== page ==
Corporate social responsibility (CSR) it may not be the most glamorous thing you do while running your business, but it can form the basis of some of the most rewarding projects you’ll work on. In this article, we’ll look at why you should develop a CSR strategy and how you can make it work for your business, no matter its size.
Why should you work on CSR?
There are three reasons to get involved with CSR and we’ll deal with the most prosaic first: You’re legally obliged to, at least in some cases. Rules such as the Waste Electrical and Electronic Equipment Directive will dictate a part of your CSR strategy, and if you ignore them you could be hit by fines. There’s not enough space here to go into detail on all the legislation you’ll have to comply with, but it will set the minimum benchmark for CSR projects.
But there are other reasons to get involved with CSR; done well it can bring all sorts of benefits. That might be press coverage, new contacts and even new customers. If you have staff, you can also use CSR to boost loyalty by helping causes that are close to their hearts. However, in order to reap these rewards you need to get involved with projects for the right reasons; passion, not cynical opportunism, is what’s required here.
As a growing business, you’ll already have connections with your local community; be that through suppliers, customers or employees. CSR is an excellent way to strengthen these ties further and, just as importantly, strengthen the community as a whole. If you don’t have a CSR strategy, then you’re missing out on these advantages.
So what can I do?
Hopefully, by now I’ve convinced you that CSR is not only something you should be doing, but something you want to do. Now it’s a case of deciding the areas in which you want to become involved. Clearly you’re going to be limited in terms of the amount of time, money and effort you can expend. After all, this is something you’ll be doing alongside the day-to-day work of running a business.
Firstly though, you need to set objectives that are both measurable and achievable. Like anything in business, nebulous goals aren’t going to cut it. If you set yourself the task of “going green” you’re going to fail because your efforts will be directionless.
Instead, set goals such as “reduce paper usage by 20 per cent in three years”, or “raise Â£5,000 for local charities over 12 months”. As well as helping you measure your progress, these kinds of goals make it easier to develop specific tactics that will help you achieve your aims. Broadly, these tactics can be divided into two categories.
These tactics are ones that can be employed in the general course of running a business. Examples include ethical banking, ensuring that your suppliers have green credentials and investing in energy-efficient technology. For example, our Host Europe data centre in Cologne is carbon neutral and we even use the warm air it produces to help heat our offices. Projects don’t have to be as big as this, but it’s a good example of introducing a CSR project that complements your business needs.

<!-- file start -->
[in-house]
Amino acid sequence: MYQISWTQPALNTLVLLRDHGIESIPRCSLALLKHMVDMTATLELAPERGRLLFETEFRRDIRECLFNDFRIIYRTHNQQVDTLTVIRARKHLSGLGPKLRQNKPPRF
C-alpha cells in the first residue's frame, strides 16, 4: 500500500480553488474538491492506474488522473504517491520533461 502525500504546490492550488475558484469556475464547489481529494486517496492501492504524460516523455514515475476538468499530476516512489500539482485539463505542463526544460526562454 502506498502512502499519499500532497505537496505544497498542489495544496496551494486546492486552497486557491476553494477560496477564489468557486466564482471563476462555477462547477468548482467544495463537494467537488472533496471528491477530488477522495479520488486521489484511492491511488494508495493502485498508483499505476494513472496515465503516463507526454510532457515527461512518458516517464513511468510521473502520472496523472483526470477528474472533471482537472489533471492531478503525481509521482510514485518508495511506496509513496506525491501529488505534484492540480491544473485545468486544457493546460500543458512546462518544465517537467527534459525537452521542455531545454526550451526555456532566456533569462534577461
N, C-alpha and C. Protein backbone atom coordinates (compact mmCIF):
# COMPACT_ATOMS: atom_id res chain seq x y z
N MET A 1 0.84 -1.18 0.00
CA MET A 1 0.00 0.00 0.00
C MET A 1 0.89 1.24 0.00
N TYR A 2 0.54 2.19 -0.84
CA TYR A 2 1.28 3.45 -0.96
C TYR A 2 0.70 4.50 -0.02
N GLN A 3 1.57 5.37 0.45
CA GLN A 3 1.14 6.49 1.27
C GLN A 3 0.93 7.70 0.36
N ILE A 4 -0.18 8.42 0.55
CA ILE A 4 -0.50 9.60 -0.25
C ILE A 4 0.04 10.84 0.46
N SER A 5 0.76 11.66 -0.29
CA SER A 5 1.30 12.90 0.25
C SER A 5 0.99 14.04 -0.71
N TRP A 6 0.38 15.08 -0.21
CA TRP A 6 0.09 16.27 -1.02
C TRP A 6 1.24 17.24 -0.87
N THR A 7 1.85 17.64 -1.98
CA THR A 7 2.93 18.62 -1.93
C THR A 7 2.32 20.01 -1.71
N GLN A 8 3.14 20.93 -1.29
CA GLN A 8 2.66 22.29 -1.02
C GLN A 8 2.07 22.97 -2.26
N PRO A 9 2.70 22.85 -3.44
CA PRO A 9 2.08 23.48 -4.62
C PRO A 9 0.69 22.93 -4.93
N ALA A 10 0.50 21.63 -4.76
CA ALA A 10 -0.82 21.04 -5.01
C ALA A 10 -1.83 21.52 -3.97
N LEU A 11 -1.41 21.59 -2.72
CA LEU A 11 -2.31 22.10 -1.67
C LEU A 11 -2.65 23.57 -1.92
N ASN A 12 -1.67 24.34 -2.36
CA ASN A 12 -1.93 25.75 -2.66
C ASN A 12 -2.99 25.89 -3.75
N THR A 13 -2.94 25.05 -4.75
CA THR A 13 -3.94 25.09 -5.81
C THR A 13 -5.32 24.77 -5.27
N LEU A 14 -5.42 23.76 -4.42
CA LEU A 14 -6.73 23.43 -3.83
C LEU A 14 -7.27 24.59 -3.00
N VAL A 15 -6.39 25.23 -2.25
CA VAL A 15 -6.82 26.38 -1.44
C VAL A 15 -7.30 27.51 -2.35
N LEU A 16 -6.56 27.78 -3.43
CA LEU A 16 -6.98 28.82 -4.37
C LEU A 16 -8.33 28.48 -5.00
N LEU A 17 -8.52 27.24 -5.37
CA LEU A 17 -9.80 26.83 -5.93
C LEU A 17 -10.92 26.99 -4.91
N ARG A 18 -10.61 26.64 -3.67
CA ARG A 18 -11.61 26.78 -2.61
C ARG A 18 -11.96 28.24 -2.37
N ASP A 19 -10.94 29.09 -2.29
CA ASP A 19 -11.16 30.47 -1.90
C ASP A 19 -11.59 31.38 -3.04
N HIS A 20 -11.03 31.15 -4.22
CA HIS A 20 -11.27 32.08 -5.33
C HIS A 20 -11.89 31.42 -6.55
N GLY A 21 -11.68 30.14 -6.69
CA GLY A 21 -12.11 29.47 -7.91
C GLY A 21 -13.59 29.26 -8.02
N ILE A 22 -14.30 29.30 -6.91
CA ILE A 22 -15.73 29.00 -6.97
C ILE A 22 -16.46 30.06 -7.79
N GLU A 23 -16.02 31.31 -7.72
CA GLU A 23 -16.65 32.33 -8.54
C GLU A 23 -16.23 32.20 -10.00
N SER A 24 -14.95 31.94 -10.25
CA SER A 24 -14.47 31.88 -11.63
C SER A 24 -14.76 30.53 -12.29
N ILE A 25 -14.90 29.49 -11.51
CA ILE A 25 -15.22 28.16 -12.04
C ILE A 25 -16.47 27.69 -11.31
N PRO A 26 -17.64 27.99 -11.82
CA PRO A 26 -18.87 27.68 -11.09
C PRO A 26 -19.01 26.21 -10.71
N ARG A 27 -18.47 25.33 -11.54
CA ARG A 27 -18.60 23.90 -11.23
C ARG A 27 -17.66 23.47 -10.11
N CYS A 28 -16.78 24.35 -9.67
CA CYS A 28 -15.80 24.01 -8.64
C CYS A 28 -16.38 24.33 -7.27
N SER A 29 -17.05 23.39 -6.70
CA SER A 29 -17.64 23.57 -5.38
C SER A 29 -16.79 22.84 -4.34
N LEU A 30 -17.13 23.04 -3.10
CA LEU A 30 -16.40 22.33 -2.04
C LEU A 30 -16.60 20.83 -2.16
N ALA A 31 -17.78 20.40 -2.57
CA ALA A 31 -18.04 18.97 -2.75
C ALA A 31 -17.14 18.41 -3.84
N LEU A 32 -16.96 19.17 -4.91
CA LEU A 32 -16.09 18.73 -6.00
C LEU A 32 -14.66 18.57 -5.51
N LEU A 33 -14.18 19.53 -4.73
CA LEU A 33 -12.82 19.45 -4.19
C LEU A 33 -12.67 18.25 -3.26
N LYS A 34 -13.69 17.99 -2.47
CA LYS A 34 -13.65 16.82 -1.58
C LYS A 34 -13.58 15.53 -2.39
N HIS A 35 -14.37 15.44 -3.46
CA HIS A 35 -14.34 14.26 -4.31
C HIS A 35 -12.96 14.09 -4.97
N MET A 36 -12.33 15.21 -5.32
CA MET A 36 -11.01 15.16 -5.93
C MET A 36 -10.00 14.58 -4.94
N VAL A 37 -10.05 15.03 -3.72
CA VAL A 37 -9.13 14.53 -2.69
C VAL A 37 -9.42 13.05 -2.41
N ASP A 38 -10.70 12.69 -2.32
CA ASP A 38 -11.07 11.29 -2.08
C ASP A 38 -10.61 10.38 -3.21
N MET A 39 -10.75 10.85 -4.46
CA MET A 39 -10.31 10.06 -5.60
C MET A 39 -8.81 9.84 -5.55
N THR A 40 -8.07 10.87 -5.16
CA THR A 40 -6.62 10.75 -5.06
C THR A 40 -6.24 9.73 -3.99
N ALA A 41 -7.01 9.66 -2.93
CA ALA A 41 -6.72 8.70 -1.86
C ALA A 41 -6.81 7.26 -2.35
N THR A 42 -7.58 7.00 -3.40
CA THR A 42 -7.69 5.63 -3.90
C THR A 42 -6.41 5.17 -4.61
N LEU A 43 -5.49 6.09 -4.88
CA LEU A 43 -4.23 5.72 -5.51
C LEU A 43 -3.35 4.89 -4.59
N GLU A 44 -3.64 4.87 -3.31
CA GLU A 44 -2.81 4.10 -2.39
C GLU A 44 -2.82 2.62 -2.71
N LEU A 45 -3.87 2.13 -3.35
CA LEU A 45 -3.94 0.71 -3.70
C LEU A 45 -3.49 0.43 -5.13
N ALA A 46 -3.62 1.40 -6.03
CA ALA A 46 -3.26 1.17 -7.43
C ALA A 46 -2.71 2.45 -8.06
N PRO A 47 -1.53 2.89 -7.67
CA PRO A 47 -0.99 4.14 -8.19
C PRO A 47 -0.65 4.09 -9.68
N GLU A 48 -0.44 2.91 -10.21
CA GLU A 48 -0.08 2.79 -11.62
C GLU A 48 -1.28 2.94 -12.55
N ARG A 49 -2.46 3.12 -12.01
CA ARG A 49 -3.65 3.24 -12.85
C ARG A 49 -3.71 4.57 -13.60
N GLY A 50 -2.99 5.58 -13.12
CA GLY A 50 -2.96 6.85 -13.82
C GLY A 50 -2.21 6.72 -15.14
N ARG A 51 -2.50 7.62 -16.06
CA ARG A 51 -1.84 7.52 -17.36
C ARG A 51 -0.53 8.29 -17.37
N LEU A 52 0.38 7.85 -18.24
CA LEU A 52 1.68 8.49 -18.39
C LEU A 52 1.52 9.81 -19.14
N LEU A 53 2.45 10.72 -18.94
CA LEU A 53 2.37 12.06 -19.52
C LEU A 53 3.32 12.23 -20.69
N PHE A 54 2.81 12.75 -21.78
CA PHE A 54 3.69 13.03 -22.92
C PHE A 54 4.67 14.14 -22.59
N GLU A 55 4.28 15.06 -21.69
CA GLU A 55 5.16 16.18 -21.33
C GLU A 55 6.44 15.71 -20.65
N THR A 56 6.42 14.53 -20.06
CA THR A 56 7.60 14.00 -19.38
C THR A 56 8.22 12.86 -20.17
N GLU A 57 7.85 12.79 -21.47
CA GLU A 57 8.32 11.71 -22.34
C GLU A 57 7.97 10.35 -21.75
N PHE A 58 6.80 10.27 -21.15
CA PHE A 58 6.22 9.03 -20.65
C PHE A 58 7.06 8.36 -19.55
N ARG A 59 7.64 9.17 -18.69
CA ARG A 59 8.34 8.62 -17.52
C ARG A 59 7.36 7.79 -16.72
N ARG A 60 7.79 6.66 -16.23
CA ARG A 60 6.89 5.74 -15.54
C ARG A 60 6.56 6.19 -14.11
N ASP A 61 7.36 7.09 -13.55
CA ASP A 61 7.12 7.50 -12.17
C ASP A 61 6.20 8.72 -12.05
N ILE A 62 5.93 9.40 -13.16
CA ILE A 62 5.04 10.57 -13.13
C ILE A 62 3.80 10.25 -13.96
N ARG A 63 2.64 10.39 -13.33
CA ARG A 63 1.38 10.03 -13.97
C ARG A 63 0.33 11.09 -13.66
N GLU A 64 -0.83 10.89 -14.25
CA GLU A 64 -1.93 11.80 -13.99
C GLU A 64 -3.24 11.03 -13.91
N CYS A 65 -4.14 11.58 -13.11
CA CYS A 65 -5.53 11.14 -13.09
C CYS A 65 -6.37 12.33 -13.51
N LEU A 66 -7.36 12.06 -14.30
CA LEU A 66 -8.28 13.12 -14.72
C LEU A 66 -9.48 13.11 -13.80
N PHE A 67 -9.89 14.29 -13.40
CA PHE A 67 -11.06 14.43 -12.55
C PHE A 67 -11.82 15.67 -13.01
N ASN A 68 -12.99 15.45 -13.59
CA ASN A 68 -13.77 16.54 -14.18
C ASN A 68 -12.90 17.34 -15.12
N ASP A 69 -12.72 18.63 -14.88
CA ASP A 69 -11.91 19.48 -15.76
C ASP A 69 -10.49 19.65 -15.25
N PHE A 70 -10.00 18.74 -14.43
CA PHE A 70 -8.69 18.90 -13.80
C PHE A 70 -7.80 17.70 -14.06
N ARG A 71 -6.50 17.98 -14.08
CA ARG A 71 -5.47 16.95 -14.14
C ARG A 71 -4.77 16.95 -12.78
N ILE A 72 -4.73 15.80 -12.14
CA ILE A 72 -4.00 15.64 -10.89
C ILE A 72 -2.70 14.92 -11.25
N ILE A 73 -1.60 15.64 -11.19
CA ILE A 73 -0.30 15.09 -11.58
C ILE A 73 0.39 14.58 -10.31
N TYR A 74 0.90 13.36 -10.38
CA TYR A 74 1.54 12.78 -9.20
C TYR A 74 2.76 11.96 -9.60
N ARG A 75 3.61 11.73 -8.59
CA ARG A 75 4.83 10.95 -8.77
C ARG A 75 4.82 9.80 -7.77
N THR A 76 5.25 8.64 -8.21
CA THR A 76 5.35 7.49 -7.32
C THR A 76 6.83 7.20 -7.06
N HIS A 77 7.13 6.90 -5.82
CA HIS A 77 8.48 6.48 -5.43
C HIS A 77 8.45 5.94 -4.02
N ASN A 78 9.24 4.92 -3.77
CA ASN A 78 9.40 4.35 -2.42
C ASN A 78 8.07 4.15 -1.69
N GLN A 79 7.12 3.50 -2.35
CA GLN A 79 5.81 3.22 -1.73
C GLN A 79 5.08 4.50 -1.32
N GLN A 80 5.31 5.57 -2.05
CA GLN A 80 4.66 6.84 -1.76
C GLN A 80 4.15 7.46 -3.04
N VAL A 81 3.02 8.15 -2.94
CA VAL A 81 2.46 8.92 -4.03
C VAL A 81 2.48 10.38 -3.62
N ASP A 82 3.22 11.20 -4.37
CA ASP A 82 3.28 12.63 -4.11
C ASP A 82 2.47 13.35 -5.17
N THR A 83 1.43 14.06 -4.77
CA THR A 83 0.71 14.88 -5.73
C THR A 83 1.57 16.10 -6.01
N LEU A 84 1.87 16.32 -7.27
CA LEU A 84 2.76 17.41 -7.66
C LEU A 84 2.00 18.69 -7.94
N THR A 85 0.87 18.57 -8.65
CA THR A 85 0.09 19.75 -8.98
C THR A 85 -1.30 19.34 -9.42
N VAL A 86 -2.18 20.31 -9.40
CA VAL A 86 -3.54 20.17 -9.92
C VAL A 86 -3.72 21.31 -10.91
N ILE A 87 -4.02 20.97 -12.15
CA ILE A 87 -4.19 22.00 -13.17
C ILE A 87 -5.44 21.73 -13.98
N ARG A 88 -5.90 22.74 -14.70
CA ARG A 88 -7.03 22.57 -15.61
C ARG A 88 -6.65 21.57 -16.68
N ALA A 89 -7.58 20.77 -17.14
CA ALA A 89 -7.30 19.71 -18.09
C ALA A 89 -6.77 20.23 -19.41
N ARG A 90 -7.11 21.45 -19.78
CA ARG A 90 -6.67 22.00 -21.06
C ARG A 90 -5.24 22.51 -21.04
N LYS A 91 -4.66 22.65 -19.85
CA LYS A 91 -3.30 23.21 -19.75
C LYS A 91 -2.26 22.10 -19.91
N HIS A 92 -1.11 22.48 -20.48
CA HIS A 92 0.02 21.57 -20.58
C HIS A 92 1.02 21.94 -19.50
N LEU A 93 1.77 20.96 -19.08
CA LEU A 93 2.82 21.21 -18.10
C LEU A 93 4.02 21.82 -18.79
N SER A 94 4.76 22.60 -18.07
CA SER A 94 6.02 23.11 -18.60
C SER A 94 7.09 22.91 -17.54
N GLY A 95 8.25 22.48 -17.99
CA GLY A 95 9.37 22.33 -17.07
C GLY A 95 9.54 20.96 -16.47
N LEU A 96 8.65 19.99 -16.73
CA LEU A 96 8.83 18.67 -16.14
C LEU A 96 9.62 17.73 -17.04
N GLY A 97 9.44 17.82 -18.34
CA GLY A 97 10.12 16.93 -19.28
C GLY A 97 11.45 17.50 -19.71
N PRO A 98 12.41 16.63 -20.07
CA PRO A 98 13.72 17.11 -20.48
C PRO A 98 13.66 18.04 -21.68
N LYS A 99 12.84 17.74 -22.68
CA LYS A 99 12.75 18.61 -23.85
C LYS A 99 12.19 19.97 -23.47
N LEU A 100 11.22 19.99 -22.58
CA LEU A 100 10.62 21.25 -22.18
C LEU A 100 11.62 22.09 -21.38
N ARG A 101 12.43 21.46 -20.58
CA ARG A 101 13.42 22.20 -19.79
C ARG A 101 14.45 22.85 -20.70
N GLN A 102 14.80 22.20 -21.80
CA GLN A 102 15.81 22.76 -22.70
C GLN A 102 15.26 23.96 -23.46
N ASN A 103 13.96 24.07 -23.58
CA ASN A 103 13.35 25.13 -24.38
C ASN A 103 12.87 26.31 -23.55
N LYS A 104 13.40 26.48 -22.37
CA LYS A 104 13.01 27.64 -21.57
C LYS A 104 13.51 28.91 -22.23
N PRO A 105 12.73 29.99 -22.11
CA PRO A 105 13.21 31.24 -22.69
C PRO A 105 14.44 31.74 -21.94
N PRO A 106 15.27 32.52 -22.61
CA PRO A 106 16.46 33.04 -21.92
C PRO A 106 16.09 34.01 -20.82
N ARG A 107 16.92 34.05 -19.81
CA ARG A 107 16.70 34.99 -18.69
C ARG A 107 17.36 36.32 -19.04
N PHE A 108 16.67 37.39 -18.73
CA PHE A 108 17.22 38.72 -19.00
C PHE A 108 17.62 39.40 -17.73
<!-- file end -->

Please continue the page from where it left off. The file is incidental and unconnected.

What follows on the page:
These tactics will require more involvement and you will usually have to invest resources, either time or money, into such projects. Examples include organising/sponsoring community events, volunteering and carbon offsetting.
The most important part of managing your CSR projects is ensuring you have a mechanism in place to measure the impact of your efforts. Exactly how you go about assessing things will depend on your goals and tactics. However, it’s vital you establish a framework that can be used to assess your CSR projects before you implement them.
If you’re going to be using active CSR tactics, you should also make sure they’re not going to eat up more resources than you intend – if that happens you could end up harming your business. Again, these safeguards will vary depending on your tactics, but examples include volunteer contracts which specify the maximum number hours which you will donate each month. This kind of thing may seem over the top, but if your CSR work damages your business then ultimately, no one will benefit.
Of course, you’ll also want to track the positive impact of your actions. By supporting non-profit organisations that are based in your community, you’ll be able to arrange regular meetings with the people whose work you are supporting. You should also monitor your employees’ views on your efforts, where appropriate. We use employee surveys, but if you only have a small team it may be best to arrange quarterly feedback sessions.
The bottom line
Done well, a CSR strategy will allow you to forge strong links with the community in which you are based, boost your visibility with potential customers and even improve your bottom line. I can’t draw you a map to show you exactly what you need to do in terms of CSR, but what I hope to have done is inspired you to develop your own CSR projects.